Thrifty Thursday: DIY Custom Storage Containers

The first craft show of the year has been racing up on me, and the closer the date got, the more concerned I became about how I was going to display my wares. This year I’ve added several new things to my normal goods: hair clips, activity boxes, soaps, pendants, ear cuffs, and more. I considered heading out to Michaels and dropping the money on wicker baskets when I remembered a small project I had done a few months ago: covering an old shoe box with wrapping paper and using it for storing my korker ribbons.

My new goal was to now make many nice looking boxes for my wares. I didn’t think to take pictures of making these until the other day when I made the final two (for now!). It’s a really simple project that most likely just uses things you have around the house, and is a great way to upcycle empty cardboard boxes.

The last two boxes I made started like this:

And ended like this:

Yup, it was a two-for-one deal with this! I did have to do some clever taping to make the second box have four sides after cutting off the first tiny box, but in the end it worked.

Unrelated side note: Since it happens to be the box I used in the picture, Splat hair dye really doesn’t work well. I followed the directions exactly and my hair came out pink and blonde (I’m normally a brunette; you have to bleach it first which was the only part that worked well). The front section was purple for a while, but after a week it is already fading to pink. If you want crazy colored hair I’d recommend going to a professional or simply looking into hair chalking.

Sorry for the derail! On to making the containers.

Supply List:

  • Cardboard Box–whatever size or shape you want. Shoeboxes and lids can make two separate containers. The bottoms of cereal or pasta boxes would work great. If you can envision it having a use, it’s perfect.
  • Mod Podge, Scotch Tape, and/or Mailing Tape. Use one, two, or all three depending on how you want it to look (or what you have around at the time).
  • Wrapping Paper or Scrapbook Paper. Newspaper or magazine pages would probably work as well! The wrapping paper I used here is reversible holiday wrapping paper I picked up last December at Sams Club.
  • Scissors.
  • (optional) Measuring Tape (preferably a cloth one to reliably measure around edges).

Now that you have everything, trim your box to whatever size you need. If you have a pasta box you want to use in a cubby, then make sure it isn’t too tall, and so on. Some boxes may need flaps trimmed off. Others may not need any alterations and are perfect as-is!

After getting my box sized, I check to see if any parts need stability or are coming loose. These I like to use mailing tape on since it will make the box more rigid overall. Since this one happened to be so tiny I covered most of it in mailing tape. Bigger and thicker boxes likely won’t need any stability unless something is loose.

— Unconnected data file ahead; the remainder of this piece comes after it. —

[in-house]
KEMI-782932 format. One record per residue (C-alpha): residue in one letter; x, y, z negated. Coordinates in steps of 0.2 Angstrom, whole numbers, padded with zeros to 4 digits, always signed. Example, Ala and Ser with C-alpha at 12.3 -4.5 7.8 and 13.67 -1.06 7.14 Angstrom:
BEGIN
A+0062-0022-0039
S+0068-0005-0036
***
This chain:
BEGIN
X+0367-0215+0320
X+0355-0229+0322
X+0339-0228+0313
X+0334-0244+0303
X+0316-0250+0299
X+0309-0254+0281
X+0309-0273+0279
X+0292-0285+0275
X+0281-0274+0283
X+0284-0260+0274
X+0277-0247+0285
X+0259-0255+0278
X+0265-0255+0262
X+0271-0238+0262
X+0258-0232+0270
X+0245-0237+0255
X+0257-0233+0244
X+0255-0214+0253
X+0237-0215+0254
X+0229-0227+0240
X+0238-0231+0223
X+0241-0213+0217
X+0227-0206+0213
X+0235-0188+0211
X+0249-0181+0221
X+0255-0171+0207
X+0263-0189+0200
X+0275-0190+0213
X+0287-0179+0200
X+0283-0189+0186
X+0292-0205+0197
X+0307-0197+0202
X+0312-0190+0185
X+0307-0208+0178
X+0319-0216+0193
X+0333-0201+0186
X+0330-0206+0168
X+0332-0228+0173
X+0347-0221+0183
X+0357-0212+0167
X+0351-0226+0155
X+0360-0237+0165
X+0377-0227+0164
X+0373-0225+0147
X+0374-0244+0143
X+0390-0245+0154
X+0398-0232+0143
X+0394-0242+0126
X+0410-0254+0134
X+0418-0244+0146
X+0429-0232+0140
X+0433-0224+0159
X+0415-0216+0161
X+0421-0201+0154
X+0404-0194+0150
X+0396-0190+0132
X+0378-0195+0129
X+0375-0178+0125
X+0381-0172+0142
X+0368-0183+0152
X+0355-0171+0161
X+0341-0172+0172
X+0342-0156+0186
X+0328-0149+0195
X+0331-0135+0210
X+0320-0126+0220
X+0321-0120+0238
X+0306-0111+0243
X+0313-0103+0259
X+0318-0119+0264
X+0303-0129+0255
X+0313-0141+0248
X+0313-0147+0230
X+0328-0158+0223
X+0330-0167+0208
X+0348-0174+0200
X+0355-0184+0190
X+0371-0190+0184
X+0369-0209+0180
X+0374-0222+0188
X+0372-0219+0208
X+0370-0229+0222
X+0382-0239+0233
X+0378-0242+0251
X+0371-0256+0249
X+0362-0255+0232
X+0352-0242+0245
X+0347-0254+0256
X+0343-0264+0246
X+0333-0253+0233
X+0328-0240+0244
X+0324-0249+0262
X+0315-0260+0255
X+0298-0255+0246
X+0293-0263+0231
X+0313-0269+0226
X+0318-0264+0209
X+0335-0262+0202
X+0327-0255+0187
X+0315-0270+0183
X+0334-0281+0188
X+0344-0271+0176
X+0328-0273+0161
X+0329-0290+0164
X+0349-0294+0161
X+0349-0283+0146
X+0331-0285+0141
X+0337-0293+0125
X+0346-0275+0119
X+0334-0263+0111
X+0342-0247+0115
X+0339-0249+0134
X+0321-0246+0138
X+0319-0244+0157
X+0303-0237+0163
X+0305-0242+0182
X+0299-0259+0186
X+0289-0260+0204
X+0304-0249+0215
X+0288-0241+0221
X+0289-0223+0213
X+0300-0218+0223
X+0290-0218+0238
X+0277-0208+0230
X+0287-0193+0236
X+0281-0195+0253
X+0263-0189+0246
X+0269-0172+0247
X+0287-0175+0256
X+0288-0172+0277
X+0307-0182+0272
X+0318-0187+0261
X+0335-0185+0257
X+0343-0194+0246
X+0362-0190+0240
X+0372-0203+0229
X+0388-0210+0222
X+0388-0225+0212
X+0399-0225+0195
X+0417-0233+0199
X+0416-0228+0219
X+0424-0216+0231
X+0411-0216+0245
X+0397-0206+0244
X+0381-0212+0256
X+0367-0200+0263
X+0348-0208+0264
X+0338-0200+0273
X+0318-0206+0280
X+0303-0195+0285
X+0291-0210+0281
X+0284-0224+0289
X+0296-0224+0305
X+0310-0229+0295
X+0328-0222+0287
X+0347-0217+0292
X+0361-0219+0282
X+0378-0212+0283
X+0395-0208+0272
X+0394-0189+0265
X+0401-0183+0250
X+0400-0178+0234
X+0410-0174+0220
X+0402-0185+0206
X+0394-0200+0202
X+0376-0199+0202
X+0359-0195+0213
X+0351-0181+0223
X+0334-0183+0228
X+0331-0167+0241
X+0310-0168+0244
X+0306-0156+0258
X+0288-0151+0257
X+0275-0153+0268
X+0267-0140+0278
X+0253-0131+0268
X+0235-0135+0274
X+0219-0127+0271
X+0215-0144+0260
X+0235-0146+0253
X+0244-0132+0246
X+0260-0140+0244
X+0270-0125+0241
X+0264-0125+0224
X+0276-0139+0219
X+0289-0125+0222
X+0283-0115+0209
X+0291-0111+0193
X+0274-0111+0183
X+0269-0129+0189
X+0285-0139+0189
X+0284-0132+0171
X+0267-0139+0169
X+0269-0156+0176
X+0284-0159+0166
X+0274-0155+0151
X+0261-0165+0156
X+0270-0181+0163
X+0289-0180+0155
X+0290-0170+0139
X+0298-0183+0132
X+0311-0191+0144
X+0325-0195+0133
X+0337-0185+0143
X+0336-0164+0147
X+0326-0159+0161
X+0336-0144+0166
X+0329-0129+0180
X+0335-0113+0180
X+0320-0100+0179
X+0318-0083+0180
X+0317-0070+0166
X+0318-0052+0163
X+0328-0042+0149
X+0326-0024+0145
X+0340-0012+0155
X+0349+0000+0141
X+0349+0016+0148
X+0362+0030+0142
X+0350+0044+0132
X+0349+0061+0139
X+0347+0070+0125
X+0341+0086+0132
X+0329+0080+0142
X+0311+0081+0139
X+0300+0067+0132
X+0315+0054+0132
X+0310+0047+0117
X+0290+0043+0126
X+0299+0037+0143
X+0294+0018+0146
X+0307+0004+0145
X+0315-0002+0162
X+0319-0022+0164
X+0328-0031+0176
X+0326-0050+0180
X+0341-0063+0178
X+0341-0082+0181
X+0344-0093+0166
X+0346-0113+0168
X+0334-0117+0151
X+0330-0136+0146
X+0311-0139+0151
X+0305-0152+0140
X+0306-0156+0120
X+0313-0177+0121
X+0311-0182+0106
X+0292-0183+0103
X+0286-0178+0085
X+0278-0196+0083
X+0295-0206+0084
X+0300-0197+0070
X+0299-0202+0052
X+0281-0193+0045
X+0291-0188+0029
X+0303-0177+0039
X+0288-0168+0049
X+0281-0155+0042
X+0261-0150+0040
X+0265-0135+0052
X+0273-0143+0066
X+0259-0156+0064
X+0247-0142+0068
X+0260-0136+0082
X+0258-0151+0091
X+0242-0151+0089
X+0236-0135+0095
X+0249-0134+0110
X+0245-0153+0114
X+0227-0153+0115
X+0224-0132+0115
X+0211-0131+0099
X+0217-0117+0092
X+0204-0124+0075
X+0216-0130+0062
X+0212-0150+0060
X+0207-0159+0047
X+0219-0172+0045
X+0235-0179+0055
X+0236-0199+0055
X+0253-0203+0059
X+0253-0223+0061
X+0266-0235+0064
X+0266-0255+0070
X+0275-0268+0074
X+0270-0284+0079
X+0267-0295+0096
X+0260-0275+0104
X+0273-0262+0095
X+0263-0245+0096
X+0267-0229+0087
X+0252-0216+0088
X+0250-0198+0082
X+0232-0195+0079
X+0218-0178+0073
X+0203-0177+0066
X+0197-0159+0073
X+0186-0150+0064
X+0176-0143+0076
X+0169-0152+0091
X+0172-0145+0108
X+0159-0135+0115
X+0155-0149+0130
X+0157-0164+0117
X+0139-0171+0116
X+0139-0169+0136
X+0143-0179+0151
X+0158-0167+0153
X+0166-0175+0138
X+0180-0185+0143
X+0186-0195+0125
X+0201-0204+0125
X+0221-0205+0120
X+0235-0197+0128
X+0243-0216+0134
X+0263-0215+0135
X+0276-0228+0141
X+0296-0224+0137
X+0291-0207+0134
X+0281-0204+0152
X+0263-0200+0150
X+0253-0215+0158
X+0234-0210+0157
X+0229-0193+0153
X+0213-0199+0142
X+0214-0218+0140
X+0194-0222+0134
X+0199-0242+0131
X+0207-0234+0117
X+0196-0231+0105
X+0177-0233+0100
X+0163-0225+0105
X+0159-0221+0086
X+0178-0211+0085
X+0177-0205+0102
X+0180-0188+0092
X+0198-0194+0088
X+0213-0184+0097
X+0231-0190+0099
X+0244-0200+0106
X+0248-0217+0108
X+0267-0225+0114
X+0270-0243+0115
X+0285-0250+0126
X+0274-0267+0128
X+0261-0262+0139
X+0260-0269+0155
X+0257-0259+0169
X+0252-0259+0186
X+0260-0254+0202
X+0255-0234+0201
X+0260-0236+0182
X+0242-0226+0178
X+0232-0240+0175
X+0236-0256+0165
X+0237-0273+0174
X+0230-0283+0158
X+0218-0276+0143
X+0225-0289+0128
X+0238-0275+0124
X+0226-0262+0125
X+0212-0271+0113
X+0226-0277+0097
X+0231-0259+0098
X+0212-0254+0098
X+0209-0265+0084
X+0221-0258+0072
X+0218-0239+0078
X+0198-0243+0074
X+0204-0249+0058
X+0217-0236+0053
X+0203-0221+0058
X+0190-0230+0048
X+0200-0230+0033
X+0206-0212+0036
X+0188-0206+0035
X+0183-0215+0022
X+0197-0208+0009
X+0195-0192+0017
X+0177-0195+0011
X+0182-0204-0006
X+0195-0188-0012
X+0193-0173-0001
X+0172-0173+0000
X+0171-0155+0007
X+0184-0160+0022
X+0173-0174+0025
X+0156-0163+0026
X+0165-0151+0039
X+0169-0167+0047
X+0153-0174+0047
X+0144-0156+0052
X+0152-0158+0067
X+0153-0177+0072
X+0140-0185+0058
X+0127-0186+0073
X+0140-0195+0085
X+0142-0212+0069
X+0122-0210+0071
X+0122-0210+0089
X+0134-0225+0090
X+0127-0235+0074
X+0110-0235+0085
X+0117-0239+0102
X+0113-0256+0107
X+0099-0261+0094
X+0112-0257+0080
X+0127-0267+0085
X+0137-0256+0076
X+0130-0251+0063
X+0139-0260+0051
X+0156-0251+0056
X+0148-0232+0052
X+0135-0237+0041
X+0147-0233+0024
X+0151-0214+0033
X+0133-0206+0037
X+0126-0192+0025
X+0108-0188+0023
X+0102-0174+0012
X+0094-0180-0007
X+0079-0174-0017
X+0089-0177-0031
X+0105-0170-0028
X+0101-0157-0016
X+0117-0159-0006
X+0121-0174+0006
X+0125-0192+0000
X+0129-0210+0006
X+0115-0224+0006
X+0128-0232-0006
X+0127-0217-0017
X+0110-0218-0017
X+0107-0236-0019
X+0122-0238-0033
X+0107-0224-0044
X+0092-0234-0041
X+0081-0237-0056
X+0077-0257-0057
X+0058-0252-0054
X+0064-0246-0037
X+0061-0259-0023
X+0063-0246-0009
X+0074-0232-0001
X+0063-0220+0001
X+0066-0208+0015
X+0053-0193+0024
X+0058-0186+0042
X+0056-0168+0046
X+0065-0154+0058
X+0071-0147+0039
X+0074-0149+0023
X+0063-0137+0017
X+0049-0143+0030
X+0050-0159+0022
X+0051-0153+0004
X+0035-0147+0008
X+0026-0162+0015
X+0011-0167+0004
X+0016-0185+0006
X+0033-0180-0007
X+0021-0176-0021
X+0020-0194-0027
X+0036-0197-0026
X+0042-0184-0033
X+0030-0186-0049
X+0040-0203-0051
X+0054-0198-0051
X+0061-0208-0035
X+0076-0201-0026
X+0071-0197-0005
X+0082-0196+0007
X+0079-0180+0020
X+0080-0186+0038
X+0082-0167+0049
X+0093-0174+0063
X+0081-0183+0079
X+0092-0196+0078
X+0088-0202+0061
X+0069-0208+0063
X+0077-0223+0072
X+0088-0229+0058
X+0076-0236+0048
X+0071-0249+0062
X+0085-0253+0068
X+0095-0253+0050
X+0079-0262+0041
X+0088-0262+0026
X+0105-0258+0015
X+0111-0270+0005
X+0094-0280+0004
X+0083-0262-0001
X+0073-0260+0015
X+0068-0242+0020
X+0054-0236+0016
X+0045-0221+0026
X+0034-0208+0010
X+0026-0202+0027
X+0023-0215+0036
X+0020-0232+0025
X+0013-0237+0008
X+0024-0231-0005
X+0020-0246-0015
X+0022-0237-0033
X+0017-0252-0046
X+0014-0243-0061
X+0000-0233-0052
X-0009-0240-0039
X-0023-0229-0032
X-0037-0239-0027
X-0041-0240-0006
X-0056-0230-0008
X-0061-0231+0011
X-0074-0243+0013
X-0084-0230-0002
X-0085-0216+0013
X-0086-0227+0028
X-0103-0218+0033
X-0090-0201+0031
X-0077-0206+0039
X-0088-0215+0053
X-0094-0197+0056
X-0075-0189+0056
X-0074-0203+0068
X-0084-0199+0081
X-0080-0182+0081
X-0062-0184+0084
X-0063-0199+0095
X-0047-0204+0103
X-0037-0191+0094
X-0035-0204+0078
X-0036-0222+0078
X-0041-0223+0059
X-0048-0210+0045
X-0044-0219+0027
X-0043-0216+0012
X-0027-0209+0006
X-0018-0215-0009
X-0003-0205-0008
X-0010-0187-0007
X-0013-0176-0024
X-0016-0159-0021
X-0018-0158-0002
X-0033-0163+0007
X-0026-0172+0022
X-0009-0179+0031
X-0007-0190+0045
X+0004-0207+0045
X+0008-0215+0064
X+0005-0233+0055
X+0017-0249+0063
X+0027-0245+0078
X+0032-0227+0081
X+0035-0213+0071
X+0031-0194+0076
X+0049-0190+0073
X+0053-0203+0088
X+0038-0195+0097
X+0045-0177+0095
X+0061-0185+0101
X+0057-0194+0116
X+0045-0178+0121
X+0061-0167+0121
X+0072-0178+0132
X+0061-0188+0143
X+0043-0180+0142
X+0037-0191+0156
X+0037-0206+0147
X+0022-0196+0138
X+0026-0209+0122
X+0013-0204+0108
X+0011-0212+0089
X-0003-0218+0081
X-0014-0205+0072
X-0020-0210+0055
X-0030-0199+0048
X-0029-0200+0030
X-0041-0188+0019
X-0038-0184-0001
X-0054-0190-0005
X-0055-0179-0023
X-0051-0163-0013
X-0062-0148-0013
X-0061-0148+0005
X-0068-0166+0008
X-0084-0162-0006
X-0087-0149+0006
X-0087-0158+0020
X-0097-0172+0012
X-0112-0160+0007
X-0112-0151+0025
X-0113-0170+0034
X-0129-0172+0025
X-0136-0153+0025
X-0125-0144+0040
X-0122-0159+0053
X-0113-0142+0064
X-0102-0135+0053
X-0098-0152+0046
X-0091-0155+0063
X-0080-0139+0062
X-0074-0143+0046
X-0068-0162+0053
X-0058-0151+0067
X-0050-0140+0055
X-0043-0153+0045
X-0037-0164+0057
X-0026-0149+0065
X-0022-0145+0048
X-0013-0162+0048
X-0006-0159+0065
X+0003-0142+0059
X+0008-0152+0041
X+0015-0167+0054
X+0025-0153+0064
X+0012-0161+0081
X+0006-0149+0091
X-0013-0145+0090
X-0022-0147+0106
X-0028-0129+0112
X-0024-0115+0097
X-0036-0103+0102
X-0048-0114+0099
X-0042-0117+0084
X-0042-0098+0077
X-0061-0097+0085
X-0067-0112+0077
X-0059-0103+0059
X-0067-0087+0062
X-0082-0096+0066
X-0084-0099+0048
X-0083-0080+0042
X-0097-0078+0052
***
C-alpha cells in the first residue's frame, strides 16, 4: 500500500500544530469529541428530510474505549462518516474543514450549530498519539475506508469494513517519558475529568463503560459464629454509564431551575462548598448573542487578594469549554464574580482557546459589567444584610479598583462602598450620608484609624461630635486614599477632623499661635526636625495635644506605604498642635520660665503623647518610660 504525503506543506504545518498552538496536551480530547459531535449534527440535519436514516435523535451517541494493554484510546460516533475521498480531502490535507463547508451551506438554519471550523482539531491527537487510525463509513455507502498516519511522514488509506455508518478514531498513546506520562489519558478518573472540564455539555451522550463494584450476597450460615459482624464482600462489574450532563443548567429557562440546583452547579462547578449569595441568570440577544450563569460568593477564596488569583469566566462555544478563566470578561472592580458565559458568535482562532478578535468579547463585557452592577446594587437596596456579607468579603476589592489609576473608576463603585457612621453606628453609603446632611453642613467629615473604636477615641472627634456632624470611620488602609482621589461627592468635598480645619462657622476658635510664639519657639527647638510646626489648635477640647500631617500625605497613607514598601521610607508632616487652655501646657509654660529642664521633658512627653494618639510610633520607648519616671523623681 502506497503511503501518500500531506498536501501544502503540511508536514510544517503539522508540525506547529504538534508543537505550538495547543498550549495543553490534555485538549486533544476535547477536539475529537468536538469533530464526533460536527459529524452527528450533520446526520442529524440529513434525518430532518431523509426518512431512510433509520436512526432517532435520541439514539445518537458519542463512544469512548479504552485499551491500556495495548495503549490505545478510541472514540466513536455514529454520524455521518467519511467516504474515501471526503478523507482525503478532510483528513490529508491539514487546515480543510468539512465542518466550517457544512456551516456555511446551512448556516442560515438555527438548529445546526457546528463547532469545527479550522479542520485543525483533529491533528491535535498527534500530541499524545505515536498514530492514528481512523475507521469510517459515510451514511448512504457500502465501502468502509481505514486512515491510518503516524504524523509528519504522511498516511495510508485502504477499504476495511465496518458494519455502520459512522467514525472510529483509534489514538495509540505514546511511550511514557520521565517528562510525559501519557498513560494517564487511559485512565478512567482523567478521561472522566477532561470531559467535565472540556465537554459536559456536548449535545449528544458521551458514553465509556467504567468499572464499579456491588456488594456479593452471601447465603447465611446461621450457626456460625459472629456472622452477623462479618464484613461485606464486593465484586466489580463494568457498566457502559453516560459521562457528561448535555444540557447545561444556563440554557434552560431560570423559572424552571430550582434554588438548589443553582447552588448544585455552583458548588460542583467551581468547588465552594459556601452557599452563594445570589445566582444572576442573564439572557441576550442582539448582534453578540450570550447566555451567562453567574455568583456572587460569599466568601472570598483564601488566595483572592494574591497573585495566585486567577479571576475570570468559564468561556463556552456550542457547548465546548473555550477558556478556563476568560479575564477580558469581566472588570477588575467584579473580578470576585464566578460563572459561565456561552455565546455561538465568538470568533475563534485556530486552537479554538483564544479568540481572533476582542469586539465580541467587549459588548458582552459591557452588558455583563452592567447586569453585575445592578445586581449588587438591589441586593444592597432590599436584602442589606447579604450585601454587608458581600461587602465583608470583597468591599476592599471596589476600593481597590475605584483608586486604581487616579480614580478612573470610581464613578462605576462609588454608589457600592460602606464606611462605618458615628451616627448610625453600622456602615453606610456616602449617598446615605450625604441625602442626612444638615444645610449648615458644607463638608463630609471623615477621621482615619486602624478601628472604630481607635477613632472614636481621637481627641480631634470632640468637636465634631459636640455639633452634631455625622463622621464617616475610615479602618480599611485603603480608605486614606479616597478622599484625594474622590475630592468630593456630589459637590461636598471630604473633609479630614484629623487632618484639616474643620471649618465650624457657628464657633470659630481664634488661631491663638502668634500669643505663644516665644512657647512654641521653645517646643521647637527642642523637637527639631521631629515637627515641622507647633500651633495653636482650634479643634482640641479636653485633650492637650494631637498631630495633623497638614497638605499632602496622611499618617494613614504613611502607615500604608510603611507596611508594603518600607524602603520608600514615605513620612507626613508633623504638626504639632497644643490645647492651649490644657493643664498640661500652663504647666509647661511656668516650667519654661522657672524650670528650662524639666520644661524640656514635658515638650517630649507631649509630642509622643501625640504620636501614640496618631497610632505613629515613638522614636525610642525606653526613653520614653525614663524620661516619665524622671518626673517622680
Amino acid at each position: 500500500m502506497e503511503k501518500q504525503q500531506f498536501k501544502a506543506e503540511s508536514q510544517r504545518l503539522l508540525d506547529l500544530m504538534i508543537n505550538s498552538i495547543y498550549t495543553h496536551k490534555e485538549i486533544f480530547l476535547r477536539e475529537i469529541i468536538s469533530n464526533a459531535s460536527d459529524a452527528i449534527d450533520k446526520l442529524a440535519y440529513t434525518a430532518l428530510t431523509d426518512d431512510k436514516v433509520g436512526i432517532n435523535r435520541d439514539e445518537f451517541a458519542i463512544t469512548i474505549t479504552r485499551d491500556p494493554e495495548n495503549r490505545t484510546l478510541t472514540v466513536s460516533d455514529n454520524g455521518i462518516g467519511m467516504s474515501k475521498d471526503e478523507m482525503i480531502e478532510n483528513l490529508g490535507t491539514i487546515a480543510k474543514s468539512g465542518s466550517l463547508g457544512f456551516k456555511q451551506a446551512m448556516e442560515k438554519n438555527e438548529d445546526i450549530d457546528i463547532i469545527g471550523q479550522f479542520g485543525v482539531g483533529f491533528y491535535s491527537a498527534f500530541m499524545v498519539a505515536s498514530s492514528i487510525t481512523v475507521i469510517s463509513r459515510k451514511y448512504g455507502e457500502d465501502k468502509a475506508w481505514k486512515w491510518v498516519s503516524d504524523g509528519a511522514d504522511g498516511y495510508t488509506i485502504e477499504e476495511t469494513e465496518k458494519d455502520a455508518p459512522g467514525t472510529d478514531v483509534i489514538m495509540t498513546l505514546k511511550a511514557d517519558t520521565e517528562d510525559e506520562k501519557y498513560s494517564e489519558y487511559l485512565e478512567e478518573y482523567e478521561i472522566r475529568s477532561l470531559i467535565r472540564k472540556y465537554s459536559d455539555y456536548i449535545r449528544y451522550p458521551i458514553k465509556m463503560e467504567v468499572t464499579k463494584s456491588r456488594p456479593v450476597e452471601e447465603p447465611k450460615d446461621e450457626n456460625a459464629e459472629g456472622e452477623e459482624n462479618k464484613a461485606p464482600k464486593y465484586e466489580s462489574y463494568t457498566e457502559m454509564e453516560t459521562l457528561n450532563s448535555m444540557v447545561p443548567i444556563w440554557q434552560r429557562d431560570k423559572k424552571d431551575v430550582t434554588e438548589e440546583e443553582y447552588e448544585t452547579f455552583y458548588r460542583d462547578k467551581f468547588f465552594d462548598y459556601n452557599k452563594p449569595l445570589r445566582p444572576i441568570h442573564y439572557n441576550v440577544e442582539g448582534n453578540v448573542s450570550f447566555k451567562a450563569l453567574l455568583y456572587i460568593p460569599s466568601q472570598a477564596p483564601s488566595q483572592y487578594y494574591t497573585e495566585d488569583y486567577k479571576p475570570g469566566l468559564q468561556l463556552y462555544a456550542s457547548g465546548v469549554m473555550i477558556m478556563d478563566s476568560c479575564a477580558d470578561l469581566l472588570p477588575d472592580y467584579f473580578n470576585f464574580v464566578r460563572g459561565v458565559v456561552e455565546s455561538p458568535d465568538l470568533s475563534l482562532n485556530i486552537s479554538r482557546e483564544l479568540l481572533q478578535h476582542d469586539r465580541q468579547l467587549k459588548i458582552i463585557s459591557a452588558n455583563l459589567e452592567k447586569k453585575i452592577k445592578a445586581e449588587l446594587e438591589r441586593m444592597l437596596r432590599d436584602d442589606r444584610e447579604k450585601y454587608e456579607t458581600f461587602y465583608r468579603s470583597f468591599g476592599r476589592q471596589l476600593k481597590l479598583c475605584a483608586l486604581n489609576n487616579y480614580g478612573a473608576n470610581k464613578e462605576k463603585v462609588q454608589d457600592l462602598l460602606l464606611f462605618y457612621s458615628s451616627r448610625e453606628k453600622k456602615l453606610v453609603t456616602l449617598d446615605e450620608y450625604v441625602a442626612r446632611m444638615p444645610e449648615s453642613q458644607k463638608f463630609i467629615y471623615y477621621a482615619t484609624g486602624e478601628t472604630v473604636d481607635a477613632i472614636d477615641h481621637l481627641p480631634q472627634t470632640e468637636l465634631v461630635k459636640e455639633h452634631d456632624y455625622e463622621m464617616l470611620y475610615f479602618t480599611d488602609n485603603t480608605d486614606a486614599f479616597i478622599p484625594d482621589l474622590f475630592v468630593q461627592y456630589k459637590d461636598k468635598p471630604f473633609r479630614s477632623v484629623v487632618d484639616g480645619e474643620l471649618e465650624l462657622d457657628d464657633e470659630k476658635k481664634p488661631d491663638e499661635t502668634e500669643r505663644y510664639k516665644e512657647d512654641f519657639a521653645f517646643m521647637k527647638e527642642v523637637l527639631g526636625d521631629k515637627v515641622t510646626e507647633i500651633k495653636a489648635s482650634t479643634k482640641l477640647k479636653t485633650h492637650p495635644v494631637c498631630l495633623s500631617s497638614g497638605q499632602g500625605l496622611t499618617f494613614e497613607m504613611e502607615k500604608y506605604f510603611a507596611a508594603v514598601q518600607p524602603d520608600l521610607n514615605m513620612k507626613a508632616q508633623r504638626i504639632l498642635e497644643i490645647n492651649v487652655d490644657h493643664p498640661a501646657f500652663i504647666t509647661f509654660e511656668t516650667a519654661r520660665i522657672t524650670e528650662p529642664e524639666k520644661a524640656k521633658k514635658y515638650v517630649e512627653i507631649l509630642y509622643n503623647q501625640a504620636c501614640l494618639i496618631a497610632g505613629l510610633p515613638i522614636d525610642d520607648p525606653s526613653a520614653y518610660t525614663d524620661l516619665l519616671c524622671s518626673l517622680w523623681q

Now you’ll want to measure (or eyeball) how much of your paper you’ll need. Ideally, you want two strips that will wrap around the box horizontally and vertically. Using cloth measuring tape makes this part a lot easier since you can wrap it all the way around to get the length and push it down inside to get an exact width.

Before I start wrapping my two strips around the box I like to put smaller scrap strips on the corners. This isn’t necessary but I like for my boxes to have as much coverage as possible! These I always use Scotch Tape for since the taped parts are rarely visible.

It’s time to get the strips on. Since I find it impossible to ever cut a straight line, I like to make sure my strips will fit, and size them (and trim if necessary) before adhering them.

The next part varies depending if you’re using Mod Podge or tape to adhere the strips. If you’re using tape, keep the first strip in the box and secure it on all the way around, then add your second strip going the other way and do the same. If you’re gluing, pull the first strip out, add Mod Podge to the inside (not too much, you don’t want bubbles), smooth your strip on.

Then add Mod Podge to the outside and smooth your strip around the sides and bottom. Rinse repeat for the second strip. To ensure that it will hold well you may want to lightly add some Mod Podge to the bottom and seams.

Let the Mod Podge dry and you have a new custom made storage container! I’ve done these using only tape, only Mod Podge, and combinations of the two. The ones using Mod Podge come out the nicest in appearance, but all of them are equally functional and stylish. Here’s one I did using mailing tape, Scotch tape, and some oversized scrapbook paper from a value pack:

The split in the middle is to accommodate a divider I added in. It’s not the prettiest box on the block but it holds quite a bit and displays my hair clips exactly how I wanted.

Be creative and have fun with this! You’ll never have to spend $10+ on a in-store basket again.